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Where can I find certified organic blueberry plants?


The National Organic Program defines planting stock as “any plant or plant tissue other than annual seedlings, but including rhizomes, shoots, leaf or stem cuttings, roots, or tubers, used in plant production or propagation.” The NOP regulation applies to the details of the growing methods of the plants. Certified farms must use organic planting stock, bulbs, roots and cuttings except when these are not commercially available. If you cannot find your preferred blueberry variety, or can’t get sufficient quality or quantities for the scale of your operation, you can use non-organic planting stock.

As with all seed and planting stock searches, you have to provide your certifier with good documentation of your search. And of course, price cannot be a consideration for determination of commercial availability.

Each year, the availability of certified organic planting stock grows. More varieties, better quality and bigger quantities become available. It’s the age-old high school economics supply-and-demand lesson in action.

To find planting stock, you can Google “certified organic planting stock” for your area, or “certified organic blueberry plants,” using the specific variety you‘re looking for. This will help you find local plant nurseries that carry certified organic plant stock. Another great resource may be the organic growers in your area. Networking with the other certified organic growers in your area can be a great benefit in many ways to everyone involved.

If you’ve exhausted all your options for finding the variety, quality and quantity that you need, and you’ve kept really good records of your search, you can begin to explore other options. NOP regulation states that you can purchase a non-organic plant and sell its fruit the next day as certified organic fruit with some exceptions—the regulation is in the details. If the purchased non-organic plant has been grown in planting media containing any synthetic fertilizers, fungicides, wetting agents or other prohibited materials or has been treated with prohibited fungicides or insecticides, these are prohibited substances, and so the fruit cannot be certified organic. Not only that, if you introduce these prohibited substances to your certified organic soil, you may risk needing to re-transition your soil for another 36 months.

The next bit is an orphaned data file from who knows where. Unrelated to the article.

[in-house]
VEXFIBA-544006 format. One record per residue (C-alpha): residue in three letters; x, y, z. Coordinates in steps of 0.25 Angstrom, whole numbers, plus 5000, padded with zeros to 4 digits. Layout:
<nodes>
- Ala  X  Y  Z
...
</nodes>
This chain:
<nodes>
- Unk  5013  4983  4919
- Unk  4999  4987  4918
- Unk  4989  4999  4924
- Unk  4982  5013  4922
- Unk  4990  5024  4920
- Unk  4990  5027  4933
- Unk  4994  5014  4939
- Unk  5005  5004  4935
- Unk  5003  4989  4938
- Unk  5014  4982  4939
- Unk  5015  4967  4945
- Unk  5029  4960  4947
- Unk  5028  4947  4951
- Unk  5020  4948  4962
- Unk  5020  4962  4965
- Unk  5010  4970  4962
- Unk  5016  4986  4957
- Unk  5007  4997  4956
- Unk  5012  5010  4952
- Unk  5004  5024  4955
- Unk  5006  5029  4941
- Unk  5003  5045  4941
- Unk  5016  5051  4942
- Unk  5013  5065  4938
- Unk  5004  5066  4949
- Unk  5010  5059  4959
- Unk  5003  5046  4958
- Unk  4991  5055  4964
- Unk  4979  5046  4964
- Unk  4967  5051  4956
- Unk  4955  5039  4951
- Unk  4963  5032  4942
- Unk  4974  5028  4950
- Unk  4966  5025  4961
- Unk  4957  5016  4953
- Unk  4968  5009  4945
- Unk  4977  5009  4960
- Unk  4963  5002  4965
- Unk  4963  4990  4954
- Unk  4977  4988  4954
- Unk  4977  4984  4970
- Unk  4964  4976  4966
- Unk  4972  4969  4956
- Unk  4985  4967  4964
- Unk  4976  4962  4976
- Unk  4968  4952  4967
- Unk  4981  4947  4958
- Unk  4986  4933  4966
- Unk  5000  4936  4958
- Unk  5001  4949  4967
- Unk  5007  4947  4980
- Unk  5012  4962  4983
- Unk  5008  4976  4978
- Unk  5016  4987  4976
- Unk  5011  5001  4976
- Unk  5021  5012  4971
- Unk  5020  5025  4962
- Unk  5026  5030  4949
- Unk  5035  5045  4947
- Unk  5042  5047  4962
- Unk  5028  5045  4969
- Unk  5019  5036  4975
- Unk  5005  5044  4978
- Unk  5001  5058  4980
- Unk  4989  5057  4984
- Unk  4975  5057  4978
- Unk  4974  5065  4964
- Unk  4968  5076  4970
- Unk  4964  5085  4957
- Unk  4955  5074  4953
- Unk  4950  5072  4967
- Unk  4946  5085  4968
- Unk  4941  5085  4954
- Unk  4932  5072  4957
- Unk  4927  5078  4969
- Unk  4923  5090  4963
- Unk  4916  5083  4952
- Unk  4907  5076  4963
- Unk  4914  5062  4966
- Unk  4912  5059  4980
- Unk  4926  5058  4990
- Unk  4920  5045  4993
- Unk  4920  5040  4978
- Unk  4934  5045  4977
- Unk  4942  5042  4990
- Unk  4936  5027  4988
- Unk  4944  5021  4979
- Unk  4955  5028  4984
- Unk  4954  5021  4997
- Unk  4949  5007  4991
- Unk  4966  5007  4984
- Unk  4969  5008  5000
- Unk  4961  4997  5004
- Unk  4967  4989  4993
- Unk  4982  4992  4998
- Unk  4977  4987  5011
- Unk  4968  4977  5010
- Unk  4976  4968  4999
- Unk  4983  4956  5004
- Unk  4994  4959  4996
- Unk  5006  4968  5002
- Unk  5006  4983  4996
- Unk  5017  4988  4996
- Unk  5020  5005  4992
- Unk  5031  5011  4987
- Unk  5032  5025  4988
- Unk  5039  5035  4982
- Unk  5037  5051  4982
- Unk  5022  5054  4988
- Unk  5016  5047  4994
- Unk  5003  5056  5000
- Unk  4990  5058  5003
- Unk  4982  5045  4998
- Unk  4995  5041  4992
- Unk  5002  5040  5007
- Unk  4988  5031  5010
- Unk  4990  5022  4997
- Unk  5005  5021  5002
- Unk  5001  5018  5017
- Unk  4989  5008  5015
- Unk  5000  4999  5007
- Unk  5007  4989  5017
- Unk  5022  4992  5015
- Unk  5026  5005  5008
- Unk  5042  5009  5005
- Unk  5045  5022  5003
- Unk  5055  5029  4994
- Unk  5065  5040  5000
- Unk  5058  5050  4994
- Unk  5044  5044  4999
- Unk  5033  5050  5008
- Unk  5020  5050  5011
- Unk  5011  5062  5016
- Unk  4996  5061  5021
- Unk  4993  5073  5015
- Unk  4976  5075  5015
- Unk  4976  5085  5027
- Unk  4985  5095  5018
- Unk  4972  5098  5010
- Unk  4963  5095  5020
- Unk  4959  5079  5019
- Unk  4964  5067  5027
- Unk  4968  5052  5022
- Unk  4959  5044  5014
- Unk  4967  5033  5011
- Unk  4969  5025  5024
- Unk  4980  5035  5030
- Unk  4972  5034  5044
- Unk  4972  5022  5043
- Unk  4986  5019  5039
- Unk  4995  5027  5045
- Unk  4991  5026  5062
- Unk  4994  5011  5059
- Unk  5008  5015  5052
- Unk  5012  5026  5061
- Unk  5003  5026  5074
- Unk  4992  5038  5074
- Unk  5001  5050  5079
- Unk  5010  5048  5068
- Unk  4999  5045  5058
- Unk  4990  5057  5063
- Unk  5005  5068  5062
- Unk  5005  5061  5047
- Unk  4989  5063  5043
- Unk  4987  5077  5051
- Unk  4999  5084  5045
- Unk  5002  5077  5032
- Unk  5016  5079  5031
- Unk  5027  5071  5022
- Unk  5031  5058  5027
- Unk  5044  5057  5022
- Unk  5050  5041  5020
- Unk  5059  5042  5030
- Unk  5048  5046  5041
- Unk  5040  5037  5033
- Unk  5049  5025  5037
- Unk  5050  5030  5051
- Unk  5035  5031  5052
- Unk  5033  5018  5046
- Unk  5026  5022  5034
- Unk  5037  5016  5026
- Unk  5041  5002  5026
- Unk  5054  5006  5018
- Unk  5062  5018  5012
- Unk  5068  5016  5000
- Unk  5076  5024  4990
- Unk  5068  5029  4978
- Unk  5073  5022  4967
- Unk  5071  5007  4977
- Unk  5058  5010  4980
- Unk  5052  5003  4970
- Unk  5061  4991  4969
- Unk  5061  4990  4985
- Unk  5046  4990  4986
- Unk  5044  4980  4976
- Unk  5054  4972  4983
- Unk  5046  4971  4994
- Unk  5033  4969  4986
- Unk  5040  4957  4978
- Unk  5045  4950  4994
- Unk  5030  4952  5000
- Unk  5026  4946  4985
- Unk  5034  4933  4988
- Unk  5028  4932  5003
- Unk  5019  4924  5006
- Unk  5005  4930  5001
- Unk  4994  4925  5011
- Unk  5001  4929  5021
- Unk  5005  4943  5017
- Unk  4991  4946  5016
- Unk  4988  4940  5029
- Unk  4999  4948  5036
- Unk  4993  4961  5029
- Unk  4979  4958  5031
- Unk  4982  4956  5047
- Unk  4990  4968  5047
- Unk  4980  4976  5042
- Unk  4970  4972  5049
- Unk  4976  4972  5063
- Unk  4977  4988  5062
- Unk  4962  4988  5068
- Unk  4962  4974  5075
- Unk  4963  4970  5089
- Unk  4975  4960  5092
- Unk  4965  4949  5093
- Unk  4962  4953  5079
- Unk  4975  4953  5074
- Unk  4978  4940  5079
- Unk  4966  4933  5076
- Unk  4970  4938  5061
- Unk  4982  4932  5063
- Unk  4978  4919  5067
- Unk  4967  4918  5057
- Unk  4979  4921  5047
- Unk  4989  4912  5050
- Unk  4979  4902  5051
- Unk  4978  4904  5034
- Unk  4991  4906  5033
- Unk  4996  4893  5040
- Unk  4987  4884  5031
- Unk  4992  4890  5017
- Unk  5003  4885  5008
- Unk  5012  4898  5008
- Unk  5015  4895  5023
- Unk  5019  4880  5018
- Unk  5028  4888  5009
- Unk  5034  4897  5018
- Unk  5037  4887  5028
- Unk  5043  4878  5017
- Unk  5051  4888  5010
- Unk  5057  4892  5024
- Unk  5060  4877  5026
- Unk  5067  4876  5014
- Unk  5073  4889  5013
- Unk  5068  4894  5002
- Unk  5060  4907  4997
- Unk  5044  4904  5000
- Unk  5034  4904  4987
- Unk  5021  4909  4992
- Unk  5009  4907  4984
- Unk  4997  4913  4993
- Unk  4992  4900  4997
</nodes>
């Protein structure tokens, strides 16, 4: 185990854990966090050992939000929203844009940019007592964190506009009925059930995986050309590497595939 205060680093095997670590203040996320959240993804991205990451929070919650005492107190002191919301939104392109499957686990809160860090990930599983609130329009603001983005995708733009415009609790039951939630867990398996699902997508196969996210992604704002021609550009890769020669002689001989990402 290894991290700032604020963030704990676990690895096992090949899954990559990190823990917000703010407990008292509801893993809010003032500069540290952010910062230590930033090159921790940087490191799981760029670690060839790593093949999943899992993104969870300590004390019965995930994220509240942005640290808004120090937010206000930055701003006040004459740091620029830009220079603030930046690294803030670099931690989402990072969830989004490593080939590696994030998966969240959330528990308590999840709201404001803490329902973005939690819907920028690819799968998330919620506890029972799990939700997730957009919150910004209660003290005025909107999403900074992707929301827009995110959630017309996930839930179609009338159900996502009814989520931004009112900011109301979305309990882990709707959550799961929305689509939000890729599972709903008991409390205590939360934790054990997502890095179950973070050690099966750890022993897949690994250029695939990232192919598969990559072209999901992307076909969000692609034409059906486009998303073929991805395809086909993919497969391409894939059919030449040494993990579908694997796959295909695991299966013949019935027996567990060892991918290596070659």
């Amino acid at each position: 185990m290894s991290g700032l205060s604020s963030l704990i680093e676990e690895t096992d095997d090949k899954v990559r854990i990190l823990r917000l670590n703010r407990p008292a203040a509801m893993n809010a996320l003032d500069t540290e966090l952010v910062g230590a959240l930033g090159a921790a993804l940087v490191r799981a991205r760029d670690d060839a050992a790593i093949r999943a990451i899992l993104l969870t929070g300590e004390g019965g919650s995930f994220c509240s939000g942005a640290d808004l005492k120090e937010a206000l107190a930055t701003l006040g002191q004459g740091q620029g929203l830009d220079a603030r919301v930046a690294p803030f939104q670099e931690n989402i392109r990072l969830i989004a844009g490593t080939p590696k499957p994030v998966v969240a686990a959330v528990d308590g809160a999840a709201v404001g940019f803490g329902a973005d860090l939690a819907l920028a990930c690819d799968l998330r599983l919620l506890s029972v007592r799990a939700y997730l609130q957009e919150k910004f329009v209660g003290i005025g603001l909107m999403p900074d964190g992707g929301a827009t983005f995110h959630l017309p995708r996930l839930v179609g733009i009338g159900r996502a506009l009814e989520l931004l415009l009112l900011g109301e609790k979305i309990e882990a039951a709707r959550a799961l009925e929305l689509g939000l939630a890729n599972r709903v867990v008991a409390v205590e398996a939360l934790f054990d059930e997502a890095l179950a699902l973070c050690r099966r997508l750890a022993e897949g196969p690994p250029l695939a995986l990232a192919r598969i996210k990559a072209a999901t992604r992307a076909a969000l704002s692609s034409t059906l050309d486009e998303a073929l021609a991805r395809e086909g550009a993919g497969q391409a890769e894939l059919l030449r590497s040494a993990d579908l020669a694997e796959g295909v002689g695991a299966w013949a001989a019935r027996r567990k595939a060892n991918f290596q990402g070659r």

Buying non-organic bare-root plants rather than potted plants is the best way to avoid these unwanted materials. If you can verify and document that your bare-root planting stock hasn’t been treated with any prohibited materials, you can plant the new planting stock in your organic soil and sell the fruit as certified organic.

Only the fruit can be sold as organic. The planting stock, crowns or bulbs off the newly purchased non-organic plant must be in your certified organic ground, grown according to NOP regulation for 12 months before the plants can be sold as organic. Since most perennial fruit-stock will not produce a commercial crop the first year of planting, this probably would not be an issue.

For example, after failing to find commercially available organic plants, you can plant non-organic blueberry plants and harvest an organic crop that same year after planting. However, you cannot sell any excess planting stock as organic blueberry plants for 12 months.

Ultimately, the search for certified organic planting stock is similar to the search for seeds. You have to keep good records of your steps. And while it’s best to find and support certified organic suppliers, you have other options if you’re unable to find what you need. As with all certification questions, call your certifying agency to be sure of what you’re bringing into your certified organic farm operation.

Posted: May 2015
Answer By: Jennifer Nelson